A cow. (Photo by Pixabay)
The Wisconsin Department of Natural Resources (DNR) is currently responding to a manure spill in Marathon County. The DNR is working with the Marathon County Land and Water Conservation District to assess the full impact of the spill.
First reported to the DNR on October 7, the spill near Huckleberry Road in northeast Colby has since spread overland to Elm Creek. A press release on Oct. 10 stated that property owner, Keith Rahm, had stopped the spill and a clean-up is underway. Samples are being collected, but the results are still pending.
“At this time we know that a stretch of Elm Creek just east of the city of Colby received manure as a result of an overtopped manure storage pit,” Matthew Thompson of the DNR’s office of communications, told Wisconsin Examiner. “The department is working with Marathon County to investigate the quantity of manure spilled. The department has not received reports of impacted residents at this time.”
As an agricultural state, Wisconsin is no stranger to manure spills. In 2017, manure spilled from a 950-cow dairy farm in northeastern Wisconsin. The spill made its way into creeks that feed into the Fox River. At least 20,000 gallons of animal waste escaped into waterways. A separate spill in Vernon County killed more than 1,300 fish after entering a trout stream and tributary feeding into the Kickapoo River. Another spill a year earlier in Castle Rock Creek in Grant County flowed two miles into a popular fishing area. Some 50 trout were found dead, floating on the water’s surface, although the full extent of the fish kill wasn’t determined. Years earlier in 2013, over 300,000 gallons of waste were released within just a mile of Six Mile Creek in Waunakee.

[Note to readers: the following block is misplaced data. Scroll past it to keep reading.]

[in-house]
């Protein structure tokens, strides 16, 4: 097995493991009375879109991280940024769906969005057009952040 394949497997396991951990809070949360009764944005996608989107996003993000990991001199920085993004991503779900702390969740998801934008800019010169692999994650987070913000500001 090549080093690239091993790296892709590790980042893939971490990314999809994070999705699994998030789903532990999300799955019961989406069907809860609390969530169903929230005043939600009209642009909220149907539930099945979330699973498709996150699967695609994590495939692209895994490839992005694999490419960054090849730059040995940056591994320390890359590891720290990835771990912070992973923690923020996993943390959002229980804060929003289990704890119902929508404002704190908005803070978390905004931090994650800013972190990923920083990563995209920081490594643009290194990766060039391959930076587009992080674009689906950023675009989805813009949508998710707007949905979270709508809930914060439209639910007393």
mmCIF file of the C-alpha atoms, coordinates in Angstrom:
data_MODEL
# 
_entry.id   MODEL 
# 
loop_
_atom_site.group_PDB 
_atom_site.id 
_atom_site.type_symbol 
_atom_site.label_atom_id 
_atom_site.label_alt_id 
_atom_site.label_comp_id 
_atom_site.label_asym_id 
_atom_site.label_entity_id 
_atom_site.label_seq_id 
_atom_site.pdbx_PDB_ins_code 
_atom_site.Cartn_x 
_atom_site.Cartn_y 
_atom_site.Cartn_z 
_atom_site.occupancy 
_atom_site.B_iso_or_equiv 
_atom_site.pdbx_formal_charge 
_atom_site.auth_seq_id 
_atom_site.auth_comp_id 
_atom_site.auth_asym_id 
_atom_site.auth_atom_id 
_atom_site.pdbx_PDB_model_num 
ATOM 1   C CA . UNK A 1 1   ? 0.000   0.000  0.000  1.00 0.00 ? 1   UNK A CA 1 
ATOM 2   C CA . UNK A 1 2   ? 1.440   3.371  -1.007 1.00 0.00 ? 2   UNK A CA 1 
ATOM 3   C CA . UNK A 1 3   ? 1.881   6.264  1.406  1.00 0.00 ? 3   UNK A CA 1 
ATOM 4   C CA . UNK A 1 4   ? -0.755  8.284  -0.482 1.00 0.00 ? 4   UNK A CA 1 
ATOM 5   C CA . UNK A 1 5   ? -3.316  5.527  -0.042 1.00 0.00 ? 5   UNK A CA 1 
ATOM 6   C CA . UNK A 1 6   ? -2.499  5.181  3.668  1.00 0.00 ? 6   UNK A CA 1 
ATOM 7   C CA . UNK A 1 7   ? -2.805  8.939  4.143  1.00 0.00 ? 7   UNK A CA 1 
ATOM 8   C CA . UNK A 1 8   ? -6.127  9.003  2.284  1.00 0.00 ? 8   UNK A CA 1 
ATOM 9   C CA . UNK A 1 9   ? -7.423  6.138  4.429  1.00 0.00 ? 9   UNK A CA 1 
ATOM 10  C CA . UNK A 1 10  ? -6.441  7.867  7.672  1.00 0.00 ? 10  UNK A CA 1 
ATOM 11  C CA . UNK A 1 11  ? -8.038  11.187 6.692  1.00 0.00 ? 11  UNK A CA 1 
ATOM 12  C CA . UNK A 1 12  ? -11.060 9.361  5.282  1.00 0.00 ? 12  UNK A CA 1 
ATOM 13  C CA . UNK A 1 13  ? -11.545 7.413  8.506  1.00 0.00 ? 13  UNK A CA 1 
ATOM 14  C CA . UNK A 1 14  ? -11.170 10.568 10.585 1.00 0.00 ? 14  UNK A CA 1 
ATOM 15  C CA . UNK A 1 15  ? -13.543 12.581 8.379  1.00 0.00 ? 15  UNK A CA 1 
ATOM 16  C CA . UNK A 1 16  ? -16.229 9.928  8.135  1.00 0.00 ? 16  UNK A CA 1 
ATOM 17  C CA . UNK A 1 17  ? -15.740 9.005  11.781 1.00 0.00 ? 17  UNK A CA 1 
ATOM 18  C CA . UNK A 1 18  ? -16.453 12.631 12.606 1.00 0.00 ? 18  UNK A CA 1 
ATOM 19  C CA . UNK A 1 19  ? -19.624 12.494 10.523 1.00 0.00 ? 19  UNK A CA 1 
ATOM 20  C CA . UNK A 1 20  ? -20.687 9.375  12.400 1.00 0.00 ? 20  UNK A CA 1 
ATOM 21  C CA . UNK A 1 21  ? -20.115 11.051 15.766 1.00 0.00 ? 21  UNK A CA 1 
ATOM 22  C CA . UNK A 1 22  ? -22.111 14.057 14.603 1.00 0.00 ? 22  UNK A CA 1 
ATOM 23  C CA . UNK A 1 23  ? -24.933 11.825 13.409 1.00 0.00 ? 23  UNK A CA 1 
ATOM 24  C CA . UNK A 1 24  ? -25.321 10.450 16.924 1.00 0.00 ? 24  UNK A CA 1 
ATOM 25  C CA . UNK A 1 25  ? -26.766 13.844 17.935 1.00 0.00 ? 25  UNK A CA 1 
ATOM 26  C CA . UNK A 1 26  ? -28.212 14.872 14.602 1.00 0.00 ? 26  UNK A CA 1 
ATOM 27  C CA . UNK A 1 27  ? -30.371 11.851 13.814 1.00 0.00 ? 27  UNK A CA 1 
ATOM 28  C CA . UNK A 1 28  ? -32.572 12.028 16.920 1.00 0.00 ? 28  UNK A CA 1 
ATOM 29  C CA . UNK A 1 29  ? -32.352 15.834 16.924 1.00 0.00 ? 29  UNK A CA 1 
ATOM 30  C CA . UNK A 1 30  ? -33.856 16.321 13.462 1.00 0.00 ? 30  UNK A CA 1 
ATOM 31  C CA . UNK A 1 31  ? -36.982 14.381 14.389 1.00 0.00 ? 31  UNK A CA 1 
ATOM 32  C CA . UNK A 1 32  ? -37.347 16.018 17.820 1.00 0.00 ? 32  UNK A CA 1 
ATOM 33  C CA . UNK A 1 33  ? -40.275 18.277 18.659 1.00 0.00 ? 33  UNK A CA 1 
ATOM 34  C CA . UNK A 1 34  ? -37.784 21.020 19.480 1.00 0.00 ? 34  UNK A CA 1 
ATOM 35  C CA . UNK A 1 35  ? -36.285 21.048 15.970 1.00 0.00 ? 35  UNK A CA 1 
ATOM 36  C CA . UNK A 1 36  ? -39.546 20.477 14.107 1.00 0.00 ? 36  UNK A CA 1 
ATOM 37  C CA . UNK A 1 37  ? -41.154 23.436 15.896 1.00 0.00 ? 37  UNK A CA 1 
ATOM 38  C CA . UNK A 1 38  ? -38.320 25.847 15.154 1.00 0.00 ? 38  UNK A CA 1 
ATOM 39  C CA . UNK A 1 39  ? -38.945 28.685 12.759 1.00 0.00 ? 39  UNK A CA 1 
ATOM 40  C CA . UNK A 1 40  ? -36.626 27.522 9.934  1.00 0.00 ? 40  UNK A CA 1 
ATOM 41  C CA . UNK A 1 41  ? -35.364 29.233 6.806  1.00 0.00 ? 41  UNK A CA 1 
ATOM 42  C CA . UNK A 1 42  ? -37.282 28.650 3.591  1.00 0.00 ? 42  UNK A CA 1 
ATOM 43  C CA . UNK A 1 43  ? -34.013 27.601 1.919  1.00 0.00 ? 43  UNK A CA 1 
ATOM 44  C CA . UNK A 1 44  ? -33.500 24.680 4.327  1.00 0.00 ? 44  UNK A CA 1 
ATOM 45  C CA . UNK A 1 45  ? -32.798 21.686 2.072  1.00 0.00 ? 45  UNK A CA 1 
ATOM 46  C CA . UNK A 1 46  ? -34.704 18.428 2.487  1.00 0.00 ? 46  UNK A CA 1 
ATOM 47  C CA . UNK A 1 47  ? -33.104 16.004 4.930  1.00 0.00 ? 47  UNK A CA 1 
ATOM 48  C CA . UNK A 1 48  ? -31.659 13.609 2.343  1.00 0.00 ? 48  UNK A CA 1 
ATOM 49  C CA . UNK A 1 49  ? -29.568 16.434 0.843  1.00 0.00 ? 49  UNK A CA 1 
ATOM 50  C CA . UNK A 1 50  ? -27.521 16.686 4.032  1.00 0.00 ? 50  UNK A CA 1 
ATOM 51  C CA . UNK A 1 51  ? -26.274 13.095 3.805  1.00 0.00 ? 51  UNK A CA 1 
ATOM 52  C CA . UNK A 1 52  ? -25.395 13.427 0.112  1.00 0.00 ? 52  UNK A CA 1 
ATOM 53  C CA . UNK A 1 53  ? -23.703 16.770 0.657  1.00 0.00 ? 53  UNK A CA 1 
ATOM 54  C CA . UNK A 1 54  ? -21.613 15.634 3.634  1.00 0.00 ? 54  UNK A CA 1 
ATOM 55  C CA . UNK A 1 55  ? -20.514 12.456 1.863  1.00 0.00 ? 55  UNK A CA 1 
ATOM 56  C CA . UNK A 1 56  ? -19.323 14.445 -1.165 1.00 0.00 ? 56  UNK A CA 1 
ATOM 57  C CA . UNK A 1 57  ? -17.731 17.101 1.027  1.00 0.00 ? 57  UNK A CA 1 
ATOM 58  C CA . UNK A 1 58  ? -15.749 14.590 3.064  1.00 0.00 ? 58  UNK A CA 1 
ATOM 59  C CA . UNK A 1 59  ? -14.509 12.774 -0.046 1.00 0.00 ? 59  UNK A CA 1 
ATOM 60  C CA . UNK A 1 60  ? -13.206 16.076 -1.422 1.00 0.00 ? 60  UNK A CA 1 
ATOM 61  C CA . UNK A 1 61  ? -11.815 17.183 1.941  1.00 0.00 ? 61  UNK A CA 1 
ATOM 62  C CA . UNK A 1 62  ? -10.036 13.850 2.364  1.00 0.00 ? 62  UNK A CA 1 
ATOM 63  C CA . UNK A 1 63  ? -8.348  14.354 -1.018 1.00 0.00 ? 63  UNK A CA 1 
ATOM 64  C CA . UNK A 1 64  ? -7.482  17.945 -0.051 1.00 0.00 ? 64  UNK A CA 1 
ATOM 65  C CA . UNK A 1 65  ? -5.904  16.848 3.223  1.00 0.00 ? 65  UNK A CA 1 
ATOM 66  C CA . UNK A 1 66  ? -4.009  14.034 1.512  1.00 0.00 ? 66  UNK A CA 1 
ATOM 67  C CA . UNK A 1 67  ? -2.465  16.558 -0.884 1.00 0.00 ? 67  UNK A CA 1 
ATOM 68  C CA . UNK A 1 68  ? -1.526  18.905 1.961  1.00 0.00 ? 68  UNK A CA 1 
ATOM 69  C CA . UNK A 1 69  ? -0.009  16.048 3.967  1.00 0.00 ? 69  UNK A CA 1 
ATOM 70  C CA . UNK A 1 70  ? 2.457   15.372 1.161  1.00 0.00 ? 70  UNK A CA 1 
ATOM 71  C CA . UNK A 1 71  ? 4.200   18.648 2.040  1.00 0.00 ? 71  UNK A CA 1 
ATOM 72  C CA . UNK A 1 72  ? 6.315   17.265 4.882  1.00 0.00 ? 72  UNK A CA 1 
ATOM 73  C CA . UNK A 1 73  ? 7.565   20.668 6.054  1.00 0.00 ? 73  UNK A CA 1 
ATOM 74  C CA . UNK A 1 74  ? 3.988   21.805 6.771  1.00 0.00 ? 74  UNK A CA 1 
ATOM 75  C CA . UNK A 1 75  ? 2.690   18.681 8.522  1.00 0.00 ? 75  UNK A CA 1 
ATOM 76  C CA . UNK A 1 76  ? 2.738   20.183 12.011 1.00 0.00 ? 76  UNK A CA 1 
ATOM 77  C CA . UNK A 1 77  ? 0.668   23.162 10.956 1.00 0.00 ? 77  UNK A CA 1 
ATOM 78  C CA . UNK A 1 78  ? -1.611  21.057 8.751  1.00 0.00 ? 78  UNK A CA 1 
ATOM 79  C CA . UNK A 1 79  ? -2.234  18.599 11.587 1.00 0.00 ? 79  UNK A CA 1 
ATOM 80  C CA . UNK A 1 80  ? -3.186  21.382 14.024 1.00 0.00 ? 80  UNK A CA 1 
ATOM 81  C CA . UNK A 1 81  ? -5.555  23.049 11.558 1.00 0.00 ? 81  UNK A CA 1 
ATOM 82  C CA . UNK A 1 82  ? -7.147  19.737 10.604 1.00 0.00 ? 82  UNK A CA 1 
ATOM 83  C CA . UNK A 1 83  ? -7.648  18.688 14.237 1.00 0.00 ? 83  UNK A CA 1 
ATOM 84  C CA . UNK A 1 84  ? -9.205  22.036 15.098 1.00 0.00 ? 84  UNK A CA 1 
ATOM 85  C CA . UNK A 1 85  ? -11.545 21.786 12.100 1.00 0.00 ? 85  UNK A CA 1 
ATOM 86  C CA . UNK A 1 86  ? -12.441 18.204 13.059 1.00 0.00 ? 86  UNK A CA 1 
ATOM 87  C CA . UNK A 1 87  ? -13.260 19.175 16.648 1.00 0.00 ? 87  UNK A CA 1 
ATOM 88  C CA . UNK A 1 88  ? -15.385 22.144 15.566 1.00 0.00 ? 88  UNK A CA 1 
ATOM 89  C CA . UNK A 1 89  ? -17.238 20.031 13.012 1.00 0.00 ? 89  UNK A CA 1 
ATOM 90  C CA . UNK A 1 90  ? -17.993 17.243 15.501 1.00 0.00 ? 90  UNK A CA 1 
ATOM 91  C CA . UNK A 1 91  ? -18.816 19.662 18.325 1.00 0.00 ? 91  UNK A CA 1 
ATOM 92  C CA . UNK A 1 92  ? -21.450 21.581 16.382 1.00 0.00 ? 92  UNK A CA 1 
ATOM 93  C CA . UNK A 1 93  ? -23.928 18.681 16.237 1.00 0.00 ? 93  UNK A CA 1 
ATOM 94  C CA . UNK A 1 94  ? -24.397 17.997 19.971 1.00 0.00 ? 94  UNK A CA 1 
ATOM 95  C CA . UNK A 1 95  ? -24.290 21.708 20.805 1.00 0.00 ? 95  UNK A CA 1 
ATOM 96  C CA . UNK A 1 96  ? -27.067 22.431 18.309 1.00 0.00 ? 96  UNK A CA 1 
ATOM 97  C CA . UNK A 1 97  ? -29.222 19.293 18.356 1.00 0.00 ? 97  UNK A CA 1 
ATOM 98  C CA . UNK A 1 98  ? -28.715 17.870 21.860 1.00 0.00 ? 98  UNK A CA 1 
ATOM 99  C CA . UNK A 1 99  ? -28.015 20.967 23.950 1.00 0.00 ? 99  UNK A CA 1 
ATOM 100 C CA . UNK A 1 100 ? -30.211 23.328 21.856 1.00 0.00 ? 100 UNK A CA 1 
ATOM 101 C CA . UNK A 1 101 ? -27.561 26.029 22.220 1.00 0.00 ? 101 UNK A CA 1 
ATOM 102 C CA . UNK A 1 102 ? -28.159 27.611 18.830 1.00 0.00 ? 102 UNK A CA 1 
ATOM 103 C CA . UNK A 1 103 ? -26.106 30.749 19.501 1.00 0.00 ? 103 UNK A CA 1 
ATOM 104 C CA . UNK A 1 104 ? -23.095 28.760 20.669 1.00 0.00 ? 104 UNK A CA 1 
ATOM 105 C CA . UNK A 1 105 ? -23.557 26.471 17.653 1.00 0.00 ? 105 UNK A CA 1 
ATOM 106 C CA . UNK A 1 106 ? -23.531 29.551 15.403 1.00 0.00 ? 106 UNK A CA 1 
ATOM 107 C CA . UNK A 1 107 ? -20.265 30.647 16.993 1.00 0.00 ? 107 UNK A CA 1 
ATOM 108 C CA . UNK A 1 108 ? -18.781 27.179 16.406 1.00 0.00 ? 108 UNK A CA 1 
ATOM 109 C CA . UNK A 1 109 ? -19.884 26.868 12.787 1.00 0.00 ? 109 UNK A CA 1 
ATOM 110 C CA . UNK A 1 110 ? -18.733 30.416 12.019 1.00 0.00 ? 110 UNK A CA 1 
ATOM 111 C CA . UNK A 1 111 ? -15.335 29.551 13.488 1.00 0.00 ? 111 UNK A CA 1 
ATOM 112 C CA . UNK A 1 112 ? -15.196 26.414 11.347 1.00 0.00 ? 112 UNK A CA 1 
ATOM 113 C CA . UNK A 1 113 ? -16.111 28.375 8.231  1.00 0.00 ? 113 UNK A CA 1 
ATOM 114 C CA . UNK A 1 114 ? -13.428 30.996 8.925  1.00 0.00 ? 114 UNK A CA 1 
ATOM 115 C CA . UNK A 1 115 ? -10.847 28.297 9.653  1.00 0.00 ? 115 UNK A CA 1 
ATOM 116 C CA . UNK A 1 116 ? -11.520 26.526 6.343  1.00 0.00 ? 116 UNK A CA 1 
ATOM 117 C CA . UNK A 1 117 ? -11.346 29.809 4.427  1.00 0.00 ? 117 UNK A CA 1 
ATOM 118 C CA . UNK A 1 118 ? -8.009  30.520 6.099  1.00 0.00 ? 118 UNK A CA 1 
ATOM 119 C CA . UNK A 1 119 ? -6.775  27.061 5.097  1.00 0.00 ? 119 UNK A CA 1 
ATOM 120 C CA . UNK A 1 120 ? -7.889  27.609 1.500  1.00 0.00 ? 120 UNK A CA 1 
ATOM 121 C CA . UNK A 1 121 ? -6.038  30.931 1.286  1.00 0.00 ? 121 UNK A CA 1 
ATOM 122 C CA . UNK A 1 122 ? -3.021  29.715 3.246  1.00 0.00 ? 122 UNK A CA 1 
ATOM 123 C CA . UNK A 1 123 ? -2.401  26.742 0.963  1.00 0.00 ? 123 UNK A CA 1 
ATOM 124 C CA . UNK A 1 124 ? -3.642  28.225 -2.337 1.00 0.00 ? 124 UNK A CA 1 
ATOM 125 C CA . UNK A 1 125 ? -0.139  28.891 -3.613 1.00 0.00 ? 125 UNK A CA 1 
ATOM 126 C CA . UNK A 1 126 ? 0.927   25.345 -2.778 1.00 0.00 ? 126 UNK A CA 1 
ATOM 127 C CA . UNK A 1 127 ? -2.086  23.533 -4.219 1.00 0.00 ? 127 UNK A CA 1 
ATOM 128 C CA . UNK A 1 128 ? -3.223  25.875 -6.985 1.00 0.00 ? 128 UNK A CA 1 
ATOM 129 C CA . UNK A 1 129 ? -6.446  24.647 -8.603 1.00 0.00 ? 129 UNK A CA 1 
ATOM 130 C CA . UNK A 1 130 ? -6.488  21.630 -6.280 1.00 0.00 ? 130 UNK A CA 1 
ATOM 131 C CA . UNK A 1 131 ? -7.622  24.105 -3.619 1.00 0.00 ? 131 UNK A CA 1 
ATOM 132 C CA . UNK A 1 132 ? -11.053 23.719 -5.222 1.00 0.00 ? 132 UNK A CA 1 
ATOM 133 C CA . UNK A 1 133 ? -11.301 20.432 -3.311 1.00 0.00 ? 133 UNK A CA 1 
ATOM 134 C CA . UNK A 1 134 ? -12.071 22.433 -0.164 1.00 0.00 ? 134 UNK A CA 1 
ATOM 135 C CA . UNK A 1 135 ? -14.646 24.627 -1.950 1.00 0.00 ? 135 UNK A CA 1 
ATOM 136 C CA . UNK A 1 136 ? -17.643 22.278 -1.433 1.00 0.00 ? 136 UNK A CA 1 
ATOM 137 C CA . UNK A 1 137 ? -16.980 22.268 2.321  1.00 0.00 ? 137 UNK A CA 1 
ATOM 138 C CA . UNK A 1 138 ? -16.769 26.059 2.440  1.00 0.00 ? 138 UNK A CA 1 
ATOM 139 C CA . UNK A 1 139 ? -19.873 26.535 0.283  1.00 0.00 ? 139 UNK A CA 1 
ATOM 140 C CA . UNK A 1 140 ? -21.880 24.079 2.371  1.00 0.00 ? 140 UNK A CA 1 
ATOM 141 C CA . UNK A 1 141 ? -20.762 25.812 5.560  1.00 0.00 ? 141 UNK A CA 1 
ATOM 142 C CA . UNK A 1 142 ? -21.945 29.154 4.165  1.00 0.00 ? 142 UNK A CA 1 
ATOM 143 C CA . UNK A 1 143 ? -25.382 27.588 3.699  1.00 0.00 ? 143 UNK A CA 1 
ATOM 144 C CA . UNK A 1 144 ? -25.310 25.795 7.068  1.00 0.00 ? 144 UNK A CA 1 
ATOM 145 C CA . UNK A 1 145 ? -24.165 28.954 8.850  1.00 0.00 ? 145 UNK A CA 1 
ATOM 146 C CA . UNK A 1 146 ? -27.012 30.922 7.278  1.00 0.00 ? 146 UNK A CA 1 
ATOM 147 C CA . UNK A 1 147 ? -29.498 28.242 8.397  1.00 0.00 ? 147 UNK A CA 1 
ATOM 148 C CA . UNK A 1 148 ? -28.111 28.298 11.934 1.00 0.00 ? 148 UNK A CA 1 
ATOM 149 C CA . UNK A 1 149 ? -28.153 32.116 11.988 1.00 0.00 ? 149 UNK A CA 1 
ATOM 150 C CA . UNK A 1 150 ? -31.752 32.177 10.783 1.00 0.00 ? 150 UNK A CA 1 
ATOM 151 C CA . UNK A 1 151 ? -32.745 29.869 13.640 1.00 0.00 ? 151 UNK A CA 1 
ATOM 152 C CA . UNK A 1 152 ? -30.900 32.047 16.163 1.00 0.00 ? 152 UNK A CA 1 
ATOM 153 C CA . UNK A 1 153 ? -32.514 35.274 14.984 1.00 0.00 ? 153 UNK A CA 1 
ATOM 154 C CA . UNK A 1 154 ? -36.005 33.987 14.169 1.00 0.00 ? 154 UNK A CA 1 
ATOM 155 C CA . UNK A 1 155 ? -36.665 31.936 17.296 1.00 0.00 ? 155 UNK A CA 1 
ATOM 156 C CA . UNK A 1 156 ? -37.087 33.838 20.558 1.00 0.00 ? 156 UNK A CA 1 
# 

The Wisconsin DNR maintains a page where spills can be reported by residents. “Preventing spill is possible,” the page reads encouragingly. “Improperly spread manure may carry into lakes, rivers, and groundwater. Rain or melting snow increases this risk.” The Department of Justice sometimes prosecutes violations that lead to manure spills. It’s unclear if the recent Marathon County spill would qualify as a violation.
Protecting Wisconsin’s waterways from pollution and contamination has become a main objective for Gov. Tony Evers. His predecessor, Gov. Scott Walker, attempted to enact a $15 million program to convert manure into fuel. The plan became notorious for numerous delays.
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